From that point on it was down to the sprinters with Mark Cavendish (Team Dimension Data) taking the final win of the week. Jempy Drucker was the first BMC Racing Team rider across the line as he mixed it up in the sprint to finish seventh.

Behind the sprinters, Rohan Dennis and Brent Bookwalter finished safely inside the main group to secure their podium spots. Dennis, who won the Stage 6 individual time trial on Friday, finished in second place, 21 second behind Julian Alaphilippe (Ettix-Quick-Step), while Brent Bookwalter took the final place on the rostrum, 43 seconds back.

Samuel Sánchez also finished inside the top ten on the General Classification. The Spaniard finished his week in California in sixth place, 1'22 behind Alaphilippe.

Rohan Dennis said: "The stage was a little bit stressful today with people worried about losing the GC or getting caught in the crosswinds and the peloton blowing up but we all got through fairly well. The breakaway was really strong today and I don't think the guys that were riding at the front realised how strong they actually were because it took a lot of effort to get them back."

"I pleased with how I have performed this week. Obviously winning would have been better but it's been a rough season for me so far and considering I haven't done a whole lot of racing, I am happy with where I'm at and where I am going from here. This week has definitely given me a confidence boost going in to the next couple of races. It's great that things are starting to come into place and that I am able to be at the pointy end as well as helping out the team when needed."

Brent Bookwalter said: "Today was not a parade by any means. I had one tense moment before we came into the final circuits, I got a flat which put a little panic into me but as they have been doing all week the guys were awesome, they kept me calm and brought be back no problem."

"Coming in to the race the goal was to win but seeing how the week unfolded and how we rode, I am really pleased with the third place that I got and the second over that Rohan got. I've had some other success in week long stages in the US but this was really the first time that the team have given me more responsibility and the chance to lead and prepare accordingly and have the team committed to me. I am really grateful for that opportunity and I'm humbled and inspired to have had such a world class group of guys riding for me all week and hopefully it's not the last one."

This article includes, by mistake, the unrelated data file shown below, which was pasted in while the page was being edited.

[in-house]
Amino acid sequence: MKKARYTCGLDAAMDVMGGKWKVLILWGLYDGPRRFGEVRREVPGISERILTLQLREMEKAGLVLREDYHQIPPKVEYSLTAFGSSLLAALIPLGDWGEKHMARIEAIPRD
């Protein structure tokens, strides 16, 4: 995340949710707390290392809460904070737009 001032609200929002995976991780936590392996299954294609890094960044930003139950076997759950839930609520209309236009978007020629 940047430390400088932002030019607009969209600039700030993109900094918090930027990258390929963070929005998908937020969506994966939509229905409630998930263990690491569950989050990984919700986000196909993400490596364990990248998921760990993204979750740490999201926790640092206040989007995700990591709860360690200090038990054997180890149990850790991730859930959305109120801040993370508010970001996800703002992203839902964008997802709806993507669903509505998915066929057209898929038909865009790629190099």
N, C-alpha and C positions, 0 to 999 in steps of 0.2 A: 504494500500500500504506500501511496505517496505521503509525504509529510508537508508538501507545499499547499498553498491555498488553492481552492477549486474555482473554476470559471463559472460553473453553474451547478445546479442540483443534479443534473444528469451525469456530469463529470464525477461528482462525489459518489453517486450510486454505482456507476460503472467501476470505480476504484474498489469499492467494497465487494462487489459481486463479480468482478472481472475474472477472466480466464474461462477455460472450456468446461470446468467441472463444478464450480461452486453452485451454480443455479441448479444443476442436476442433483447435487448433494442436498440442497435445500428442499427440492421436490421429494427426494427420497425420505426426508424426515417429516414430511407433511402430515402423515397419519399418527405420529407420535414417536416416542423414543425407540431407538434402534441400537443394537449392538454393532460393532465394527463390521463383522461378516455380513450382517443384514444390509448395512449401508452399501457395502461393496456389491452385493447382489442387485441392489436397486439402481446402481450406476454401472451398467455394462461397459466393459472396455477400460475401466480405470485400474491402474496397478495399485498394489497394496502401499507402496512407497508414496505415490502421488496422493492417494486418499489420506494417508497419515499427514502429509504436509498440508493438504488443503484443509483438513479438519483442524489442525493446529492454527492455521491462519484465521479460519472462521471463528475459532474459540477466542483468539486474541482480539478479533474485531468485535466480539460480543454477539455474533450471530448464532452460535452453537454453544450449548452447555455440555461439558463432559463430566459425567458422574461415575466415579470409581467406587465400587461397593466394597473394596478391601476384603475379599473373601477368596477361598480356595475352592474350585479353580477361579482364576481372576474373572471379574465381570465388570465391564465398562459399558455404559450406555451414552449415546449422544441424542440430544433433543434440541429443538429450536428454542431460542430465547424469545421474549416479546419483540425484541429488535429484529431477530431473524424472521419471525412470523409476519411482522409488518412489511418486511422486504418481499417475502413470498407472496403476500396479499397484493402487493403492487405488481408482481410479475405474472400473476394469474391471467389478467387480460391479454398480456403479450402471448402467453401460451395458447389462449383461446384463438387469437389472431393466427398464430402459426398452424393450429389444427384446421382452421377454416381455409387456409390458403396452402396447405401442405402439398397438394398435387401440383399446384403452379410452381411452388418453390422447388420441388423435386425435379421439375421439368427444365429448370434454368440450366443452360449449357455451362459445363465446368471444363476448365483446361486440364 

Sport director, Jackson Stewart said: "The breakaway came pretty close today. It was pretty windy out there and always changing direction and I think that, couple with the bad roads, made everyone a little nervous. There was a lot of people just trying to stay out of trouble and stay safe in the wind which meant the break was able to go out in front. Then, as we started to head towards town the peloton started to pick up the pace to catch them and our guys sat back a little and let Jempy [Drucker] try and go for the sprint. He ended up seventh and did what he could and then the guys stayed out of major trouble to keep their podium spots."

"Samu [Samuel Sánchez] moved up to sixth on GC as well today so, in the end, to come here and get three guys in top ten and two on podium is pretty successful. We were really competitive this week and even though everyone wanted that elusive GC win, I think we still delivered. We left everything out there and we did our best job."

Here's Dimension Data's Tour of California news:

The 2016 Amgen Tour of California ended with a bunch sprint finish in the streets of Sacramento. Team Dimension Data for Qhubeka’s Mark Cavendish had the fastest legs. He crossed the line ahead of Peter Sagan (Tinkoff) and Alexander Kristoff (Katusha). Julien Alaphilippe (Etixx-QuickStep) won the overall.

The final stage of this year’s race through the sunshine state began fast and saw an early break of 7 riders going up the road on their way out of Sacramento. The break pulled a gap of more than 3 minutes when our African team decided to set the pace in the peloton. Jacques Janse van Rensburg was the first to drive the pack, and was later joined by the rest of the riders.